Foreclosure Rescue Scams Growing Threat To Consumers
Tough economic times bring out criminals seeking to take advantage of the desperate or unwary. The current financial environment, especially woes within the housing industry, has spurred a rise in the numbers of foreclosures – and the number of bad actors looking to illegally profit from struggling homeowners.|
With this week’s announcement of a new federal plan to help homeowners avoid foreclosure, Texans should especially be alert to foreclosure rescue scams, and should keep in mind that there is no charge to participate in the federal program.
Both legitimate and illegitimate foreclosure rescue companies offer to help homeowners avoid foreclosure. But some fail to provide the services promised – and worse, they take homeowners’ money, ruin victims’ credit records and wipe out the hard-earned equity that owners built up in their homes.
Unfortunately, as the mortgage crisis unfolds and more Texans default on their loans, foreclosure rescue fraud scams have become more common. Foreclosure rescue scams prey upon homeowners who have fallen behind on their mortgages and face foreclosure. Using the notices that mortgage lenders publish before foreclosing on homes, the scams identify potential victims and promise to help them keep their homes. These fraudulent businesses often market themselves as “foreclosure consultants” or “mortgage consultants,” and their businesses as a “foreclosure service” or “foreclosure rescue agency.”
Typically “foreclosure rescue agencies” attempt to convince homeowners to pay large fees. Then, they encourage customers to cease all communication with their mortgage lenders. They make their victims believe that the companies’ relationships with mortgage lenders can save homes from foreclosure. Instead the most unscrupulous operators simply take their clients’ money and do nothing while the homeowners’ lack of communication and inaction gets them further behind on their loans.
In some cases homeowners have entered into complex written agreements with these companies only to discover that they unknowingly sold their home for a fraction of its value. Homeowners should NOT sign any paperwork they don’t thoroughly understand. They should be wary of outrageous or unreasonable promises and should learn more about the company before signing anything. Sometimes it can be helpful to conduct a search for them on the Internet and read reviews by other customers. Potential customers should check with their local Better Business Bureau as well as the BBB in the company’s location.
Texans should communicate openly with their lenders and should never withhold a mortgage payment if they can pay on time. By communicating with their lenders early in the process, homeowners can discuss various options that may be available, including fee waivers, temporary deferred payments, delayed interest rate resets, refinancing or conversion of an adjustable-rate mortgage (ARM) into a fixed-interest loan.
If homeowners have problems that could result in mortgage default or foreclosure, they should consider contacting a counseling agency approved by the U.S. Department of Housing and Urban Development by calling (800) 569-4287 or visiting HUD’s Web site at www.hud.gov for more information about how to avoid foreclosure.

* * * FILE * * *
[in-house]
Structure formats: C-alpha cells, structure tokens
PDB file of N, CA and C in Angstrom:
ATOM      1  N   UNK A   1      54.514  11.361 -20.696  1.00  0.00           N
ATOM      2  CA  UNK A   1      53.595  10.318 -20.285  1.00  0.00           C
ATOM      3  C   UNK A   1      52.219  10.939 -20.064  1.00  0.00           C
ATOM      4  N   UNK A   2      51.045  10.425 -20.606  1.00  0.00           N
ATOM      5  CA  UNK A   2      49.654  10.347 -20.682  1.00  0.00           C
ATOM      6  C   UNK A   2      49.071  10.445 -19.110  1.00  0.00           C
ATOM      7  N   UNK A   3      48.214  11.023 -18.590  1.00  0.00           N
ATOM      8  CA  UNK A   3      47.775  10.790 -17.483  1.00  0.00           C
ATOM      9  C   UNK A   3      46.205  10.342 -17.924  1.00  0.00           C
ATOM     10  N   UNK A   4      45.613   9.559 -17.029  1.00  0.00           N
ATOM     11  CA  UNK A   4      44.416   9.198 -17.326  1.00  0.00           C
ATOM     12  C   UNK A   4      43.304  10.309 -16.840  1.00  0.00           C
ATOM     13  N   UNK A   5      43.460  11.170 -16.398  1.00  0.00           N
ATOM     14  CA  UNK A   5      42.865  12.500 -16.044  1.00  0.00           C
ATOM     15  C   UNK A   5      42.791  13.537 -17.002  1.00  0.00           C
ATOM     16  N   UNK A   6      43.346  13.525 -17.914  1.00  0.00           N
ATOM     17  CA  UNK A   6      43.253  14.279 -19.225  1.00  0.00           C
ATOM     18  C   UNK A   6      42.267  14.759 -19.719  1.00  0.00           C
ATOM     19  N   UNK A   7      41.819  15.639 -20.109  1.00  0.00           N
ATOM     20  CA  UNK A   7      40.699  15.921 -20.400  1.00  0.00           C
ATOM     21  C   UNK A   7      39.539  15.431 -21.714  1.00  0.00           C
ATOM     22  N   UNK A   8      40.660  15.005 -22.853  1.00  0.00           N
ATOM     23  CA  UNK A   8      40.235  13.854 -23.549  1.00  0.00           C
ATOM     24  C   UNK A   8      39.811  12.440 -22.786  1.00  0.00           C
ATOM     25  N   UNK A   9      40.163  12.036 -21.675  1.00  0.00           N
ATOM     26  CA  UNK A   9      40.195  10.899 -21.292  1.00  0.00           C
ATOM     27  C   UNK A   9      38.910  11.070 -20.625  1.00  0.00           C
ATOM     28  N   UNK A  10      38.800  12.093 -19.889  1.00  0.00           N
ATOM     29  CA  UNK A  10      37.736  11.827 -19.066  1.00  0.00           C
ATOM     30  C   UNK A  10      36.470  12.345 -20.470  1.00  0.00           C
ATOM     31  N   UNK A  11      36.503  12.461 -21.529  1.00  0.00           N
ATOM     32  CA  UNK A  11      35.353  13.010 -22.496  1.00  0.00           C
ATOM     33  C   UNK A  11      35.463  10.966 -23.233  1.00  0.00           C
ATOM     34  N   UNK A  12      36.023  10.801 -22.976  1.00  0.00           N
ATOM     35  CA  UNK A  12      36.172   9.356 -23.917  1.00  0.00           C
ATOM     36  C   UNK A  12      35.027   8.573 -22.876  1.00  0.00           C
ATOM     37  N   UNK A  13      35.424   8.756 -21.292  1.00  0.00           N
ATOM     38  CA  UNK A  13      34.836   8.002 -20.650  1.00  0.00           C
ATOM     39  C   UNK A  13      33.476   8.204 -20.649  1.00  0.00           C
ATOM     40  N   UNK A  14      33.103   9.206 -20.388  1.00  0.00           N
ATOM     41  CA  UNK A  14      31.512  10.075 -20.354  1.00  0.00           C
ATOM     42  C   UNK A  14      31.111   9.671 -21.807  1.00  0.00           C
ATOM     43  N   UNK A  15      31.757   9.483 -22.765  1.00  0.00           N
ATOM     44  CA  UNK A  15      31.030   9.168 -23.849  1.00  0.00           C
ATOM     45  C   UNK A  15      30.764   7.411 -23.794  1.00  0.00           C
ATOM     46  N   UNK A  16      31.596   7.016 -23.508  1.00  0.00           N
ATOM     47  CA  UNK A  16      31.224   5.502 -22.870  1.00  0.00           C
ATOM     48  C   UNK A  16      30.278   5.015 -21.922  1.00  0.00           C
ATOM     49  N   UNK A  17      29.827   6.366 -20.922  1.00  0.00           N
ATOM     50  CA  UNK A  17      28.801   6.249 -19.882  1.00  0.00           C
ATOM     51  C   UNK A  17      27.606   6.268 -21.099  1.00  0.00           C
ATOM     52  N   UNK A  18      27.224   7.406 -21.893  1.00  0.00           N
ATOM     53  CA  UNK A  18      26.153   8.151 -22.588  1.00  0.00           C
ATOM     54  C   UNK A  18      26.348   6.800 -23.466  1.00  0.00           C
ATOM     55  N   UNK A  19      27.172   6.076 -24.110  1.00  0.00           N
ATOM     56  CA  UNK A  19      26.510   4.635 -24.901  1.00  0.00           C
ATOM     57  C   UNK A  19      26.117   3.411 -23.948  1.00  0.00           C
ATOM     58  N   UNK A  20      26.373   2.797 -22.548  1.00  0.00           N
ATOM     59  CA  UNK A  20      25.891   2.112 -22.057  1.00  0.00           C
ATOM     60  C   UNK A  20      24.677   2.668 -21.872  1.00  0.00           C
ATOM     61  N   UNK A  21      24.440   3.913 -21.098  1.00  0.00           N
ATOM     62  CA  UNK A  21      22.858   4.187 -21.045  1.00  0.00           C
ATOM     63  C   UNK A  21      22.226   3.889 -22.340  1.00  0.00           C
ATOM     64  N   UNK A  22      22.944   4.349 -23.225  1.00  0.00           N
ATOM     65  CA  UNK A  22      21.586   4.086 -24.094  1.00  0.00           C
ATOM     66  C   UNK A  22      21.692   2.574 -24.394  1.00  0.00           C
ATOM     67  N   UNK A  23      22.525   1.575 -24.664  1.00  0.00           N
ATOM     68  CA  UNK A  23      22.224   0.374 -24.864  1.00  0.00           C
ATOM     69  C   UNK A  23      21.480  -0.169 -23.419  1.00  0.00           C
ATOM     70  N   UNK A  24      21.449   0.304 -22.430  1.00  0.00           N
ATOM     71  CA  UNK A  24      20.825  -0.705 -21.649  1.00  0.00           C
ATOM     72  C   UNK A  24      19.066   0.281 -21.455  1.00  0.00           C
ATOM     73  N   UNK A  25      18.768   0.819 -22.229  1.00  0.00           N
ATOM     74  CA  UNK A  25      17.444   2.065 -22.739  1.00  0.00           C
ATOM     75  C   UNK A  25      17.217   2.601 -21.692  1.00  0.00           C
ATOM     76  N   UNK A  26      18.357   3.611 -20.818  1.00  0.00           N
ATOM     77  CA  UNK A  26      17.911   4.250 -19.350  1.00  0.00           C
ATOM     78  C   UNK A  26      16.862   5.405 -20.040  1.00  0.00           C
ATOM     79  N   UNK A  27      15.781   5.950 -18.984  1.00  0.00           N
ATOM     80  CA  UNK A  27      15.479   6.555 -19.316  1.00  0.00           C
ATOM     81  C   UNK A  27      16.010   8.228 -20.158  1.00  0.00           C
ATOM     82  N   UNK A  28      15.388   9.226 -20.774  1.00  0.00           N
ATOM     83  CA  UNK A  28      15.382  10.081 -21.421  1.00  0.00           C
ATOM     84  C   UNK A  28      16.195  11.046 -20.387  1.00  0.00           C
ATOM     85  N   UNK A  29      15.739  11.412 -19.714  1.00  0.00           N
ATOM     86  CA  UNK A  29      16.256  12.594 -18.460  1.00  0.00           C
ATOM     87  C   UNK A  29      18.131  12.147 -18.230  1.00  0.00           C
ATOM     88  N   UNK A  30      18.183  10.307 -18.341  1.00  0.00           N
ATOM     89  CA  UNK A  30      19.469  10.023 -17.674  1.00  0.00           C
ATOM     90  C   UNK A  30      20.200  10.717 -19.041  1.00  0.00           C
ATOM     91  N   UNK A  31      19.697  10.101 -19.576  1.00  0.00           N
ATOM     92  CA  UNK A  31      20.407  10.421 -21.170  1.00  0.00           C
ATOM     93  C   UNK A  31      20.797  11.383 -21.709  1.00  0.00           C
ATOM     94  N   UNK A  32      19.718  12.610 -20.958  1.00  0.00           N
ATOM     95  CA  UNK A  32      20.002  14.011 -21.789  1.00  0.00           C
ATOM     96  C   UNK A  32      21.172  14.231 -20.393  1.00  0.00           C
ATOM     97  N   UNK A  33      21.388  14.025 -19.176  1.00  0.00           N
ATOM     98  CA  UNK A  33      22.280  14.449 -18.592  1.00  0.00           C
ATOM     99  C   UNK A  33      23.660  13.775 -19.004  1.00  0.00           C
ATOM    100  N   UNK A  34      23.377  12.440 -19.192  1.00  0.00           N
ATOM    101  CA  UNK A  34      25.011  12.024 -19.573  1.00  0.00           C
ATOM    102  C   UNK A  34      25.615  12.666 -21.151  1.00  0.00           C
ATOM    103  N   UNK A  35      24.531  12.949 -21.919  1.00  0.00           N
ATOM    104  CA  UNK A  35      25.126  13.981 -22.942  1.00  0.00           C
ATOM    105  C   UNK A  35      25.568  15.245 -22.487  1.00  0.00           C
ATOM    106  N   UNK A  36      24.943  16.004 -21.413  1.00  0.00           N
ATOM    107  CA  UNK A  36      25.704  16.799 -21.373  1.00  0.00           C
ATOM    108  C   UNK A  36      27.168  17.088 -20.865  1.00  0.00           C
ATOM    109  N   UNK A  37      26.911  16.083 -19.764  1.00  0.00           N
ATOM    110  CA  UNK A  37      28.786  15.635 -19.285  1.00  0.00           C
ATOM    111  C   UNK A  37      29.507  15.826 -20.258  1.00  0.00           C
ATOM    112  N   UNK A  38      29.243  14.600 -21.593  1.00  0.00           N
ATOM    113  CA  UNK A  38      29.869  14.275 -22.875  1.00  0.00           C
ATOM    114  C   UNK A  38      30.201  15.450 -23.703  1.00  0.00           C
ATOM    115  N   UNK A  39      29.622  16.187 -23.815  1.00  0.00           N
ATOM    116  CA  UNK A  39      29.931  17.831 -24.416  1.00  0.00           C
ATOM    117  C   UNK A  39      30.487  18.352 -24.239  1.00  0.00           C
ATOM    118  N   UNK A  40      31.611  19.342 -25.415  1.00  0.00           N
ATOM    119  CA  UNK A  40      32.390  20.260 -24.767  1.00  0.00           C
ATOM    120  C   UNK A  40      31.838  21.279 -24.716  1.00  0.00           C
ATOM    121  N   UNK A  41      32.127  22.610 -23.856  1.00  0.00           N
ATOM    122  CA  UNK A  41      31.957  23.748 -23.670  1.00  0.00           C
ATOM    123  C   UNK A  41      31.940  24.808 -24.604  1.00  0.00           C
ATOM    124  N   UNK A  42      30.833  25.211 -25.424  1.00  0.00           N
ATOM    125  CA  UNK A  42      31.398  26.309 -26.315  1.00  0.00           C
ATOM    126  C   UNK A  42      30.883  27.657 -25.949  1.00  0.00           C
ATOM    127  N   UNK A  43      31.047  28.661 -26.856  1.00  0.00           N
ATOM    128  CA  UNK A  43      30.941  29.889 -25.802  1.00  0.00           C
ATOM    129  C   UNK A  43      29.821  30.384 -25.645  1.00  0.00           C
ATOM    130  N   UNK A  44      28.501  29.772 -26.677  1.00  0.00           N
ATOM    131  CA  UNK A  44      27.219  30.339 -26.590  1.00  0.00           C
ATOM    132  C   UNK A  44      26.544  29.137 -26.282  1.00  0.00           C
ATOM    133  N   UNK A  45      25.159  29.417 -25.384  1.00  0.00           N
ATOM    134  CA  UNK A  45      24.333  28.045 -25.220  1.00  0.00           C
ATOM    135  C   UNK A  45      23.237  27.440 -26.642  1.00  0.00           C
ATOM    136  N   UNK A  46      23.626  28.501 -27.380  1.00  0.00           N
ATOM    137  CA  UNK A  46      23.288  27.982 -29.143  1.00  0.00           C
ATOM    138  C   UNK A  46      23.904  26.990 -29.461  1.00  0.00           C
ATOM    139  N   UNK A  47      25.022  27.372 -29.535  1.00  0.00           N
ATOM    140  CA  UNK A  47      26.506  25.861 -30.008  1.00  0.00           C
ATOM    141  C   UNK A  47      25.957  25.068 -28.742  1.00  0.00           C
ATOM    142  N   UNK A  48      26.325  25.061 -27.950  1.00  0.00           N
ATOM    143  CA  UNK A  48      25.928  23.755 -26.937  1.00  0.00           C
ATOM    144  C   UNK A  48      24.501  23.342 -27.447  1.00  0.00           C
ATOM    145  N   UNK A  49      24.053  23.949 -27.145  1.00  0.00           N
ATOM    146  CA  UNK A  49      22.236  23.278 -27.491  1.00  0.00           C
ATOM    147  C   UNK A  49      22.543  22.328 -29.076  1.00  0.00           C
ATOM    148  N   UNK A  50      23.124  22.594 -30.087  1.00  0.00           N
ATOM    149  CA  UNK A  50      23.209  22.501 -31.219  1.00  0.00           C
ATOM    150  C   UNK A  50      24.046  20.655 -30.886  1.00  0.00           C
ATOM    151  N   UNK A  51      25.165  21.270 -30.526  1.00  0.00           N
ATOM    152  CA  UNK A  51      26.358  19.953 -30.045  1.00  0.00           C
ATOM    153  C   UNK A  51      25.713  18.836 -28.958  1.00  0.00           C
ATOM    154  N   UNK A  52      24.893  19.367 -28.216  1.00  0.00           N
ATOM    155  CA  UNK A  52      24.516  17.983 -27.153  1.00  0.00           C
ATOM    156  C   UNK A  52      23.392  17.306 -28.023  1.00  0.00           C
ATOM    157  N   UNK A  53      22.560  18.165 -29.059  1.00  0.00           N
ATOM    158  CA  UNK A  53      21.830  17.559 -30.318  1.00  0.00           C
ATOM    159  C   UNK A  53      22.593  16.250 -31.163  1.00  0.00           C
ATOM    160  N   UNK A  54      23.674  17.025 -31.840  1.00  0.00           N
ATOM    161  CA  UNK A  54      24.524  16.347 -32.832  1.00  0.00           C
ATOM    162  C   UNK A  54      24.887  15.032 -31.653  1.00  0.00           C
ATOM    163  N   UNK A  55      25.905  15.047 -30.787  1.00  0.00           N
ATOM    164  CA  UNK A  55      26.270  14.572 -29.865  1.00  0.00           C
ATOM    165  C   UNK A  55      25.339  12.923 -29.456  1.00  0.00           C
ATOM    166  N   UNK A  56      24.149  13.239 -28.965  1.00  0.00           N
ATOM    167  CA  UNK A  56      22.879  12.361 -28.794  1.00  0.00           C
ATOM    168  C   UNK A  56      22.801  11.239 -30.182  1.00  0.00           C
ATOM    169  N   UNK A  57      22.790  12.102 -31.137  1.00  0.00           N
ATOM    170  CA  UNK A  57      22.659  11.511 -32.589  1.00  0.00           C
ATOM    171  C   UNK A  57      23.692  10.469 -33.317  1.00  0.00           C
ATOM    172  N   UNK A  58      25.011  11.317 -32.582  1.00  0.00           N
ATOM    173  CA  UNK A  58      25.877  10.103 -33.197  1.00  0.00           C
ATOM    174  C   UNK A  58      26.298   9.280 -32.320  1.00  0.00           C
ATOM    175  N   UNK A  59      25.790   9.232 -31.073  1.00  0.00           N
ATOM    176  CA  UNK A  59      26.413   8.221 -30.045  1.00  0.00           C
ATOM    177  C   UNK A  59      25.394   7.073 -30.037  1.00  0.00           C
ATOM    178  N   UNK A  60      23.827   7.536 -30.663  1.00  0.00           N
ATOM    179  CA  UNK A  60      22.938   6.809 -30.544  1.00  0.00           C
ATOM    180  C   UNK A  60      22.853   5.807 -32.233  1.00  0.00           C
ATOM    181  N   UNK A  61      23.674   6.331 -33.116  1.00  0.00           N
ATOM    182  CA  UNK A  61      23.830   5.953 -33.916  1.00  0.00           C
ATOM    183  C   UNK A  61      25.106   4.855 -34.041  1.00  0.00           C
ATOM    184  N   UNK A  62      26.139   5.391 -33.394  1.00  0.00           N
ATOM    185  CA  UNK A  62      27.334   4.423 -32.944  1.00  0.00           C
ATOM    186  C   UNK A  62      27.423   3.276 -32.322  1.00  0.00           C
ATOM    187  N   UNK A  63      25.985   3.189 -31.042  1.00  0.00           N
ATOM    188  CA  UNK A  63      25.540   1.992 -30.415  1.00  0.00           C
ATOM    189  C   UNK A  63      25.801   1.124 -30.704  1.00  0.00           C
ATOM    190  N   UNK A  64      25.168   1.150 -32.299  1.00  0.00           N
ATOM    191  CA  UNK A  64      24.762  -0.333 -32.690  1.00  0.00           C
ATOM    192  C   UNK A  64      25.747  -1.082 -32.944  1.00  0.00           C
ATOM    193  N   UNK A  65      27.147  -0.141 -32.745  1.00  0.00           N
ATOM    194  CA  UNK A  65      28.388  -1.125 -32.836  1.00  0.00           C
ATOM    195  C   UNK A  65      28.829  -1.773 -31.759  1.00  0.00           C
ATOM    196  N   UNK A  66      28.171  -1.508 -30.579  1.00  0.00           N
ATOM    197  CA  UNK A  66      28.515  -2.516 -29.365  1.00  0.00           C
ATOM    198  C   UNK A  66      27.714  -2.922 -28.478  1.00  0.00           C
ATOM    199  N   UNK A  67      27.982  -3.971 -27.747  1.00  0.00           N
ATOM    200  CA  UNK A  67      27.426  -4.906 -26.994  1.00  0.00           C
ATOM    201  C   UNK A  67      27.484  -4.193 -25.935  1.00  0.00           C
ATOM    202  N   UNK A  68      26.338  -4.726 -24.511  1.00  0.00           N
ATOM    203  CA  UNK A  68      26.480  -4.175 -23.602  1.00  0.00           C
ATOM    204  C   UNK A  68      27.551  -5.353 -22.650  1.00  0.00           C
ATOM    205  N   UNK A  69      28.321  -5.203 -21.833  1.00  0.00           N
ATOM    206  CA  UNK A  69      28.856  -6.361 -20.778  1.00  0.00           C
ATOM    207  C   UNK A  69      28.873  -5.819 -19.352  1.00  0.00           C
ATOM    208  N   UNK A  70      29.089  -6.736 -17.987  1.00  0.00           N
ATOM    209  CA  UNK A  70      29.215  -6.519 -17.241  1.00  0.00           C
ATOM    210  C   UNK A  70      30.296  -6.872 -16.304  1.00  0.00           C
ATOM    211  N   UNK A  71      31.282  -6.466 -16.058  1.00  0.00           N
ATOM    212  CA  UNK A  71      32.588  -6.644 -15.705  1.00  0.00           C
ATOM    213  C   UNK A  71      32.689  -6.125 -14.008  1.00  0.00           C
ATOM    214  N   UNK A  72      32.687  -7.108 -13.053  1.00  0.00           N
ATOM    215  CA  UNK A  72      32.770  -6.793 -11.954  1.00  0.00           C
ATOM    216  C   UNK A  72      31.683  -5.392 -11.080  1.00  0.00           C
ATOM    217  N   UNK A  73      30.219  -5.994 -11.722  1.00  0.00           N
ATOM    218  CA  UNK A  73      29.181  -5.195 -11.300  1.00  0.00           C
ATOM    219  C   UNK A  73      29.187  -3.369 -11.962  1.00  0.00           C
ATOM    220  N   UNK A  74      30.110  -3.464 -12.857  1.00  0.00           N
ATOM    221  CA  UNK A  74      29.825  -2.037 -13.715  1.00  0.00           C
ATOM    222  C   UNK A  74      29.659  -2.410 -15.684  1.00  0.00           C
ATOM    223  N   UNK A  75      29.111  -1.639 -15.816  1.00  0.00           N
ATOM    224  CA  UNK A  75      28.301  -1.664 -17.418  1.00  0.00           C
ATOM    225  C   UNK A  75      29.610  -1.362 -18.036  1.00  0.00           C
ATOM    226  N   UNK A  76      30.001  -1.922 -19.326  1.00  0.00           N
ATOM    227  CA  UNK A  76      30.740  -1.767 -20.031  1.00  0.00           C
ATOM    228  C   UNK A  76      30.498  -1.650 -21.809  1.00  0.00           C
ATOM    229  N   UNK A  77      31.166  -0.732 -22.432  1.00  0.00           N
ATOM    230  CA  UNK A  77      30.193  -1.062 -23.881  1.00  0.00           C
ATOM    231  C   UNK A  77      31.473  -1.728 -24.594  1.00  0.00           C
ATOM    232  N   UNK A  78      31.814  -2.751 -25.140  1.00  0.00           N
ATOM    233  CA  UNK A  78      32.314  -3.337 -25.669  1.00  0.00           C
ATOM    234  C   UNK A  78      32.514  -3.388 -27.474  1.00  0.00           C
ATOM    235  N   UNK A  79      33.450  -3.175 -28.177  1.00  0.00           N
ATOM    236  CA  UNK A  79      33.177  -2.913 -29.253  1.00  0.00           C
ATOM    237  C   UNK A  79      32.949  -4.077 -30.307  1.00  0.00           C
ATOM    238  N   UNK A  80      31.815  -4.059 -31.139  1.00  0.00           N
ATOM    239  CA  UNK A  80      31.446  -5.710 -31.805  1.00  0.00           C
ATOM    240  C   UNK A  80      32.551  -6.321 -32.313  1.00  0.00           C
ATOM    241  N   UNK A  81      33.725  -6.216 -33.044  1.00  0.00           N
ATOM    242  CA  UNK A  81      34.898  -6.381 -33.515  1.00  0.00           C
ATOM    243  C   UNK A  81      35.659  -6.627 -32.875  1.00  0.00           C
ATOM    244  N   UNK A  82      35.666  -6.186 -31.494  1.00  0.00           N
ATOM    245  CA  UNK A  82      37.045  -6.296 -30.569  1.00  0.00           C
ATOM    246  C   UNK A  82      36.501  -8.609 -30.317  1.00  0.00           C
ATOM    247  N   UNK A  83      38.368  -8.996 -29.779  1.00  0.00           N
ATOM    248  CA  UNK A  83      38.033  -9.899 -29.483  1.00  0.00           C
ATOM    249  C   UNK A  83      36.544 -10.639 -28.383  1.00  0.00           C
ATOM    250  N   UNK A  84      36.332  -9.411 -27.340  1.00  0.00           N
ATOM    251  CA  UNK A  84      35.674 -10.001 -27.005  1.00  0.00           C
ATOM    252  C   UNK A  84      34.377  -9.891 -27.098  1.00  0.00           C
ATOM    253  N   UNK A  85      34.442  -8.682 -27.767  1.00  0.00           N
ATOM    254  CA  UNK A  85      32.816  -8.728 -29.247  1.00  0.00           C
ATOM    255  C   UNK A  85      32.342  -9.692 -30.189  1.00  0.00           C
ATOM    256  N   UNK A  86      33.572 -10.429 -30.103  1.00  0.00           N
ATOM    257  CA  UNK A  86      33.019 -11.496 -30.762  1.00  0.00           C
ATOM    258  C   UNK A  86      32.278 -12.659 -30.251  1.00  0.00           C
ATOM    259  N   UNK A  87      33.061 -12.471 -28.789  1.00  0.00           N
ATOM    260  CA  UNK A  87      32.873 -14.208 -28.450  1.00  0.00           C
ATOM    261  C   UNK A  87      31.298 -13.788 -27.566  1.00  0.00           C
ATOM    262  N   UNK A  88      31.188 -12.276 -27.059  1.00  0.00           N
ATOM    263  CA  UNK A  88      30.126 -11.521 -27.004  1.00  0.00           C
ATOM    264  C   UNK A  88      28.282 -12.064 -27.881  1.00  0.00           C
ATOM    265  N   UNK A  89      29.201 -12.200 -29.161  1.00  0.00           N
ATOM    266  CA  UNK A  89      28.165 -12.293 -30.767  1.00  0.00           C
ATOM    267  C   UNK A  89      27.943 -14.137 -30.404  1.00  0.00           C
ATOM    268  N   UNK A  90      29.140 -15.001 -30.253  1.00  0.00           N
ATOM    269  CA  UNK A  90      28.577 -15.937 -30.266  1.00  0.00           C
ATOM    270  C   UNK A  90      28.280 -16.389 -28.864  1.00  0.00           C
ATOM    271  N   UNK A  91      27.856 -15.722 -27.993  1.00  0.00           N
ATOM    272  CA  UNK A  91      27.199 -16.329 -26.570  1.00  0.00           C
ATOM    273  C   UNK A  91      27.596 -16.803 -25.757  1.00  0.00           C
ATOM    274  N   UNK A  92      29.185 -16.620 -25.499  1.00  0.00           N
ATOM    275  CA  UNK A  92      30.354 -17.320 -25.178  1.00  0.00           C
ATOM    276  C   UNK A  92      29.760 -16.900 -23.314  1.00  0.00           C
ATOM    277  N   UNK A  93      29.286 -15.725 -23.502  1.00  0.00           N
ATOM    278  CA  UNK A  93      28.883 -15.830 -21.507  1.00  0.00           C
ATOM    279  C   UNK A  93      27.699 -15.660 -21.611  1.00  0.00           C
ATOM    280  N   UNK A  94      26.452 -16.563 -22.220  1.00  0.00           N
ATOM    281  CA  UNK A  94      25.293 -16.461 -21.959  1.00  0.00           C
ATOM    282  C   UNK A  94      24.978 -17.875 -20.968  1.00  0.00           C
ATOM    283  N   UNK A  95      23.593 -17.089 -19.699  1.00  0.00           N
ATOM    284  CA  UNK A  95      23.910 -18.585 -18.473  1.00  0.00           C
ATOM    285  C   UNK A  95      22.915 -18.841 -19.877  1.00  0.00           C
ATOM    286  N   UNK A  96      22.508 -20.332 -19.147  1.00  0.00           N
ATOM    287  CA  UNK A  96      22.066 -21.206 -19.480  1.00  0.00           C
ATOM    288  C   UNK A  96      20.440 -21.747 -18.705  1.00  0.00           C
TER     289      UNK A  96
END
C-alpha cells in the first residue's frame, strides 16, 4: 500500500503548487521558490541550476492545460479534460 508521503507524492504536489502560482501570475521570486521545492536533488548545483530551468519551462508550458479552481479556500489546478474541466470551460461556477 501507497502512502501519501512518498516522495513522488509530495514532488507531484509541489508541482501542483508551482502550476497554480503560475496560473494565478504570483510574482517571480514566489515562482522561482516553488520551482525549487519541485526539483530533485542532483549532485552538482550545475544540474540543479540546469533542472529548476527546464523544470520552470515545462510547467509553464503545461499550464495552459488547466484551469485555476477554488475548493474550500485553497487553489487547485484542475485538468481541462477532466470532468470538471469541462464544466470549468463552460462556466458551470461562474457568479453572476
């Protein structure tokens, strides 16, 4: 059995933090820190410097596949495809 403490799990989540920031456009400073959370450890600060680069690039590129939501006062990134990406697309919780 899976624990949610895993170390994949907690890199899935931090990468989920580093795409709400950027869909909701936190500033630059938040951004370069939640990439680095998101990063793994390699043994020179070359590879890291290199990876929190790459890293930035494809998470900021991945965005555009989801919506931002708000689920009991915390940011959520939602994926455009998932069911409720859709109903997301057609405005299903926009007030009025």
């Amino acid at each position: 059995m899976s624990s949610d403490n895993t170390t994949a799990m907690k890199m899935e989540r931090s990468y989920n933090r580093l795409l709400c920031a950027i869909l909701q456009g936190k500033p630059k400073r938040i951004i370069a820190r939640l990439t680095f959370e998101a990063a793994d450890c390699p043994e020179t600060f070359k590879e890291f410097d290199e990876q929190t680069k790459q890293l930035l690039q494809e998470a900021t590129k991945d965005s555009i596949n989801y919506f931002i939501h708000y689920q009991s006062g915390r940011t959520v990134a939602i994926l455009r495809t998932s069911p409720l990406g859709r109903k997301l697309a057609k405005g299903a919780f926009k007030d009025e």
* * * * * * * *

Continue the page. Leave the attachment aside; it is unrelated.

Another resource is the Homeowner’s HOPE Hotline at (888) 995-HOPE (4673) or its sister Web site at www.995hope.org. This toll-free number is operated by the Homeowners Preservation Foundation and Neighborworks America, two national nonprofit organizations that specialize in mortgage issues.
In December, Texas Attorney General Greg Abbott and state Sen. Craig Estes (Wichita Falls) announced a legislative initiative that will help protect Texas homeowners from foreclosure rescue scams. If enacted, the proposal would enhance the Attorney General’s enforcement authority, provide new protections for homeowners and place new restrictions on foreclosure prevention consultants.
The Foreclosure Rescue Fraud Prevention Act would require foreclosure prevention consultants to be very clear about their services and clients’ rights in a written, plain-language contract. In addition to new disclosure requirements, the proposal would place new limits on equity purchase agreements. To protect Texans’ interest in their homes, the law would require equity purchase agreement buyers to pay at least 82 percent of the property’s fair market value.
Consumers who believe they have been contacted or victimized by a foreclosure rescue service can file a complaint with the OAG at (800) 252-8011 or online at www.texasattorneygeneral.gov.
Federal Trade Commission
Better Business Bureau
ABOUT CONSUMER ALERTS - The Office of the Attorney General accepts consumer complaints about businesses. When a pattern of complaints warrants intervention, the Attorney General can file a civil lawsuit under consumer protection statutes, sometimes with the result that a company is required to pay restitution to consumers -- see our Major Lawsuits page. However, when a consumer is swindled by a con artist, filing a complaint cannot help. Civil litigation can sometimes put a very unscrupulous business out of action, but often cannot produce restitution.
Individual con artists generally fall under the jurisdiction of a criminal prosecutor -- in Texas, this is the district or county attorney. But even when they are charged and convicted, these individuals usually have spent the money as fast as they have stolen it. A person who is the victim of fraud should report the incident to the police or sheriff. But by far the best thing is for consumers to be aware of fraud, so they are not swindled in the first place. For this reason, the Office of the Attorney General posts these Consumer Alerts about possible scams and schemes that come to our attention through citizen contacts to our office or other sources.